Lil Wayne is a rapper who...
At the age of 16, Wayne had a daughter named Reginae Carter with Antonia "Toya", his high school sweet heart. The two later divorced.1
Lil Wayne later enrolled and is currently attending the University of Houston in Houston, Texas since early 2005, where he is majoring in political science. 2
According to the Cash Money Records website, Wayne later switched his major to psychology. 31
It is confirmed that Lil Wayne was engaged with "Superhead" but they cancelled it. Wayne is now rumored to be engaged with Lauren London.
Wayne's first contact with hip-hop was listening to local Cash Money Records artists like Pimp Daddy and U.N.L.V., whom he would later credit as his earliest influences. Wayne began rapping at block parties as a child. His performance at one of the parties caught the ear of Lil Slim, a Cash Money rapper from the neighborhood, who gave Lil Wayne his phone number. He went to an autograph-signing session with Lil Slim, and there met Cash Money Records owners, "Baby" and "Slim" Williams. His freestyling abilities impressed the Williams brothers, but they were initially reluctant to sign him. Eleven-year-old Wayne started to record freestyles on Baby's answering machine and would frequently visit Cash Money offices. When Baby saw so much engagement in the young rapper, he signed him. Wayne later was hooked up with another newcomer, Lil' Doogie (who would later become as famous as B.G.), to form The B.G.'z. The group released their first and only album, True Story, in 1995.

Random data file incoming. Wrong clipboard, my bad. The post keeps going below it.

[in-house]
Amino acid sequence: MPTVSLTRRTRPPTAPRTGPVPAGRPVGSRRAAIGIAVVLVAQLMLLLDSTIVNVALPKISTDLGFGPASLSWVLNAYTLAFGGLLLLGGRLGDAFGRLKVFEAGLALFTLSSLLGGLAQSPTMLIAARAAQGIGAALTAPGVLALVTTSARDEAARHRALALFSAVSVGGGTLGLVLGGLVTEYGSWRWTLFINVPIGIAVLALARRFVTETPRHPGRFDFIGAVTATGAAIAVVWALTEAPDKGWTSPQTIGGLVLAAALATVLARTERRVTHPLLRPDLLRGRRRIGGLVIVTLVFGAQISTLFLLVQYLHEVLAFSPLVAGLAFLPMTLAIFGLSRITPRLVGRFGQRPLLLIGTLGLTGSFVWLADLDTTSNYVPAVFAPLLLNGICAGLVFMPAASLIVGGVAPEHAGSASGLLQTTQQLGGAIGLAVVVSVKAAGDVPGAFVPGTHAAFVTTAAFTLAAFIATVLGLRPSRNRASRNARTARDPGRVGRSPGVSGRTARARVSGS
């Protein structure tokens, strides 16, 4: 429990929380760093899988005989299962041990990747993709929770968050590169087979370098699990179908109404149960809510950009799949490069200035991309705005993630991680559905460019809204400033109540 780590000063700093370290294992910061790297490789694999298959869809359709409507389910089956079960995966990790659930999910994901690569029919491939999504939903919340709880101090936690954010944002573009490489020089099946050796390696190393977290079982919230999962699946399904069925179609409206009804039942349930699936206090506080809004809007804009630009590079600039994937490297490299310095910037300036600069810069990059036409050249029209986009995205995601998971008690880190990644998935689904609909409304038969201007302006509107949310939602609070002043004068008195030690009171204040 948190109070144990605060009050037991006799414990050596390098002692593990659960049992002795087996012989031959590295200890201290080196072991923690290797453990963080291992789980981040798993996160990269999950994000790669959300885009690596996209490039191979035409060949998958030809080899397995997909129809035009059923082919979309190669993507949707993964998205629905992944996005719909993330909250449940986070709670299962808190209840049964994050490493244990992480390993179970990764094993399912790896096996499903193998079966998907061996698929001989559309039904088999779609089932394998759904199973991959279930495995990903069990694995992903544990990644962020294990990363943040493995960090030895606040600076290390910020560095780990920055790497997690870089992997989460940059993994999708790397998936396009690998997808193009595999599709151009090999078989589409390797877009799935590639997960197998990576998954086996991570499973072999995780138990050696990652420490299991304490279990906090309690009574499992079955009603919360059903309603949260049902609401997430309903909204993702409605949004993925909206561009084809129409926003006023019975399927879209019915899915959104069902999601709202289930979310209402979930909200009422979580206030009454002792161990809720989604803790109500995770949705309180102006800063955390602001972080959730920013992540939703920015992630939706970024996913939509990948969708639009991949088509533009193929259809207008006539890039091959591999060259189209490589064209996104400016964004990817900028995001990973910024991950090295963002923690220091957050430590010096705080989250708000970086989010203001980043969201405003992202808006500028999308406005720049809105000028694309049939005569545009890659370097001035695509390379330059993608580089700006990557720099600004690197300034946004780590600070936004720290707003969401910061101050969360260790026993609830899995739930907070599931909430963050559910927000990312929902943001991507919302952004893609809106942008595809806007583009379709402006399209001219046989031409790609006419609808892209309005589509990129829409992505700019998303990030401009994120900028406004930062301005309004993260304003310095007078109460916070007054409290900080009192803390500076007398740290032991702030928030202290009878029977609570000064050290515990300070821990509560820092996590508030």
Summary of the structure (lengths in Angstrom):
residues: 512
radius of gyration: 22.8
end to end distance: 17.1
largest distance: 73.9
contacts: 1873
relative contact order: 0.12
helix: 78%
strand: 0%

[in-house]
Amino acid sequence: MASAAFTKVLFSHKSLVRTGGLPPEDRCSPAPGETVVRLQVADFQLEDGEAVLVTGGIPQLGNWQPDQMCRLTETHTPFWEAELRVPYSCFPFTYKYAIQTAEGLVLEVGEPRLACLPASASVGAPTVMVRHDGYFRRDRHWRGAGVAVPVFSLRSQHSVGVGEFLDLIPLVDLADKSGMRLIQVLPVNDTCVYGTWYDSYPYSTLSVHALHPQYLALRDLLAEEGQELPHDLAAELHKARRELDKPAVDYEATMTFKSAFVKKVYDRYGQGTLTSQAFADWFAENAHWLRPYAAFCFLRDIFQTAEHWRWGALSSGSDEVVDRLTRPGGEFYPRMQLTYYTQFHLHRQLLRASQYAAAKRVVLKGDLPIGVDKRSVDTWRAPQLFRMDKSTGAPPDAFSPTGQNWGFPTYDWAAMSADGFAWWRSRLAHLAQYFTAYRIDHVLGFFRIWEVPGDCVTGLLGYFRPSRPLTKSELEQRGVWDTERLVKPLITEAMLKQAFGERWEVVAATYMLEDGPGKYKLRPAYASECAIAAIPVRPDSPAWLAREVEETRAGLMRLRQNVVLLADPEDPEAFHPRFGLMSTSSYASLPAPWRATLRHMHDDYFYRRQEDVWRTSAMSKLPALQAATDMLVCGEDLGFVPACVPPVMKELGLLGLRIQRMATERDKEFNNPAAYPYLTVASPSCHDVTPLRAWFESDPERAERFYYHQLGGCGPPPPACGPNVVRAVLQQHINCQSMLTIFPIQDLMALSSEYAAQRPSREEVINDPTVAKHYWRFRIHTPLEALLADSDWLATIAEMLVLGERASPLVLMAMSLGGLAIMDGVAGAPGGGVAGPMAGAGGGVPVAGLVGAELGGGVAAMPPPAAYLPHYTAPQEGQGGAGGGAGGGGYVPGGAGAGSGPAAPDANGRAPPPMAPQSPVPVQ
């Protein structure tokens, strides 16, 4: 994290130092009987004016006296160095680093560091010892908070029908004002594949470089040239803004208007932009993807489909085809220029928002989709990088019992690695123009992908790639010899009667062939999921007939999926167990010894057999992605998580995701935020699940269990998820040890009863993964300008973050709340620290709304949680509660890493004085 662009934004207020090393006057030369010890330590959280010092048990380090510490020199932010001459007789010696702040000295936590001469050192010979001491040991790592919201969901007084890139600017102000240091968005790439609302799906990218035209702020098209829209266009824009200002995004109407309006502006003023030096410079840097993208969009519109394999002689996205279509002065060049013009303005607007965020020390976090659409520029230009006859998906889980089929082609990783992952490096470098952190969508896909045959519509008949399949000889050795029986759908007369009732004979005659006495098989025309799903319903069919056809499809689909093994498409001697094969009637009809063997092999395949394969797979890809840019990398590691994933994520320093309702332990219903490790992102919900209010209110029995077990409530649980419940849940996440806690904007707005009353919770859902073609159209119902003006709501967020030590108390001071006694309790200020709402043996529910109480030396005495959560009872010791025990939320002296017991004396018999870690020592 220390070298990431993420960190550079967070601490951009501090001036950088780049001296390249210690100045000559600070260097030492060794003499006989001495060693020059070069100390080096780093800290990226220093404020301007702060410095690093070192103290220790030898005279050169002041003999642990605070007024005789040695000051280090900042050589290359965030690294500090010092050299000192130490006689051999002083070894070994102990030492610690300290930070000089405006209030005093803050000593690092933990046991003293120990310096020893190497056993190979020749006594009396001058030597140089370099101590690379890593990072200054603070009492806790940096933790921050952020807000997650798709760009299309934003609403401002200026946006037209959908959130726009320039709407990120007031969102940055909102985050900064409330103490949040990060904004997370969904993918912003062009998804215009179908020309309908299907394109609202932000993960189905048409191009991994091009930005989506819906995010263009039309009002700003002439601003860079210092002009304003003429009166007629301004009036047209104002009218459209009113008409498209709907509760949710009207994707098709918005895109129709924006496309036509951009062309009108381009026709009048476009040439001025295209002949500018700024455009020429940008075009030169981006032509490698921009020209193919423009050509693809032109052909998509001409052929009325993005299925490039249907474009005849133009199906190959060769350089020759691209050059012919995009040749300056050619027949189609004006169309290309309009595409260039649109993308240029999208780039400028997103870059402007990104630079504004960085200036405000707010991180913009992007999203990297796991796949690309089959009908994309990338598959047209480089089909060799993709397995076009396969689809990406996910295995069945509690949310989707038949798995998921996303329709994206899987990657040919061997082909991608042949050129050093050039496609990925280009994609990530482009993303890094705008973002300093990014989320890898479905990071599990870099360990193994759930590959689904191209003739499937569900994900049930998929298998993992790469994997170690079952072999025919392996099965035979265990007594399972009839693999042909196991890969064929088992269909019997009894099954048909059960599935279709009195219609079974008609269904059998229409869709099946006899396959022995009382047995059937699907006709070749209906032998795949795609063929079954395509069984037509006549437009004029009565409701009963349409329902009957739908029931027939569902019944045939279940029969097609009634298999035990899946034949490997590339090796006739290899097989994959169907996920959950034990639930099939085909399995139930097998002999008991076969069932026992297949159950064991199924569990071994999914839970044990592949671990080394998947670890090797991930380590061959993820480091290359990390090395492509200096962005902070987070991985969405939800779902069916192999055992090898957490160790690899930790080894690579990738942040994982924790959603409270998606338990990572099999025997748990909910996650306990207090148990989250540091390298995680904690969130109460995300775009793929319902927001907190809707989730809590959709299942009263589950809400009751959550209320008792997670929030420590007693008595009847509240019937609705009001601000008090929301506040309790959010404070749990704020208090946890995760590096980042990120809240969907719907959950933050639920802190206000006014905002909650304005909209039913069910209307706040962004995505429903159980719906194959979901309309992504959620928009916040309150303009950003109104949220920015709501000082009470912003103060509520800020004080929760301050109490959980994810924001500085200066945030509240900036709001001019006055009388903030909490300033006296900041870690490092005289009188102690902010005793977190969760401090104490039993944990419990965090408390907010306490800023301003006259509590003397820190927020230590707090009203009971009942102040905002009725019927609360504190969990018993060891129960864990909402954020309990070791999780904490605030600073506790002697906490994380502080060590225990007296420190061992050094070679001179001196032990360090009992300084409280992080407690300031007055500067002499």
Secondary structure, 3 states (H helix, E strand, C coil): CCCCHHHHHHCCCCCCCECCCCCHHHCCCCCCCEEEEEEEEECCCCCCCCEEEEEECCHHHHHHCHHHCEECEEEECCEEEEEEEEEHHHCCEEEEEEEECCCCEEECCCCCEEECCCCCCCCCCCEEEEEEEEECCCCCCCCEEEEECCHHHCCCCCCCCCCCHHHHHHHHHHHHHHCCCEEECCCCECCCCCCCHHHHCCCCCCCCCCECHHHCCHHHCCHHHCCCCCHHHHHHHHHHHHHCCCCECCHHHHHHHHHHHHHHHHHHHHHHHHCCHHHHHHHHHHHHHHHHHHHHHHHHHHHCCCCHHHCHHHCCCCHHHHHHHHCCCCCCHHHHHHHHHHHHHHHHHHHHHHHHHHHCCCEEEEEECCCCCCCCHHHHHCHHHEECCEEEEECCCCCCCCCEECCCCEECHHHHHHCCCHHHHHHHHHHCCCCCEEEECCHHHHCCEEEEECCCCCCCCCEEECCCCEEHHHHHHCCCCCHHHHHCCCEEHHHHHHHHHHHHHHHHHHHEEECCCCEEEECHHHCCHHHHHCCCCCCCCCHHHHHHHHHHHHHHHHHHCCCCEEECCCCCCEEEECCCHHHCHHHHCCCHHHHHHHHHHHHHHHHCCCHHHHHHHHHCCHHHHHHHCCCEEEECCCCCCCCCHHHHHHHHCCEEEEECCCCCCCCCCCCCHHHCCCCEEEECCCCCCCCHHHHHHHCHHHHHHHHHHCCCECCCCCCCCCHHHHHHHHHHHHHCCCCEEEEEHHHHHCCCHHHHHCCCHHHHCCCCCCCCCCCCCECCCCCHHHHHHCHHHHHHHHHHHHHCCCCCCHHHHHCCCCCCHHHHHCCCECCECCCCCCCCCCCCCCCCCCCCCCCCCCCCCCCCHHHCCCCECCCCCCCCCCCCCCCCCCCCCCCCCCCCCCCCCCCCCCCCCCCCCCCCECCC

In 1997, Wayne formed the Hot Boys along with Juvenile, Turk, and B.G., and they released their seminal debut CD Get It How You Live. The record's success earned fans throughout the South and Midwest. He further distinguished himself on the Hot Boys' multi platinum-selling Universal debut, Guerrilla Warfare, which was released in 1998 and was followed by their 2003 release, Let Em Burn.
Tha Block Is Hot (1999)
Main article: Tha Block Is Hot
Wayne's debut solo album featured significant contributions from the Hot Boys and went double platinum, climbing to #3 on the Billboard album charts. The title track became a Top Ten hit.4
Other notable tracks included "F*** Tha World"--a rare instance of Wayne using profanity in his early career--in which he describes the pressures that accompany having a daughter at age 16.
Lights Out (2000)
Main article: Lights Out
Wayne's follow-up album failed to attain the level of success achieved by his debut, although is was certified Gold. At this point in his development as an emcee, Wayne was criticized for coasting on his fame and the collective success of the Hots Boys. Critics pointed to the lack of coherent narratives in his verses as evidence that he had yet to mature to the level of his fellow Hot Boys.5
Notable tracks included "Everything," which Wayne dedicated to his late stepfather Reginald "Rabbit" McDonald, and "Grown Man," in which Wayne raps about the responsibilities that come with adulthood.
500 Degreez (2002)
Main article: 500 Degreez
Wayne's third album followed the format of his previous two, with significant contributions from the Hot Boys and the distinctive beat-making of producer Mannie Fresh. While certified Gold like its predecessor, it too failed to match the success of Wayne's debut. The title was a reference to the recently estranged Hot Boys member Juvenile's recording, 400 Degreez.
Tha Carter (2004)
Main article: Tha Carter
In the summer of 2004, Wayne released Tha Carter. Often cited as a highlight of his career, Tha Carter marked a significant development in Wayne's flow and delivery, as the young rapper began to employ more original diction and syntax, while occasionally experimenting with his voice and inflection. In addition, the album's cover art featured the debut of Wayne's now-signature dreadlocks.6
Tha Carter gained Wayne significant recognition, selling 878,000 copies in the United States, while the single "Go DJ" became a Top 5 Hit.7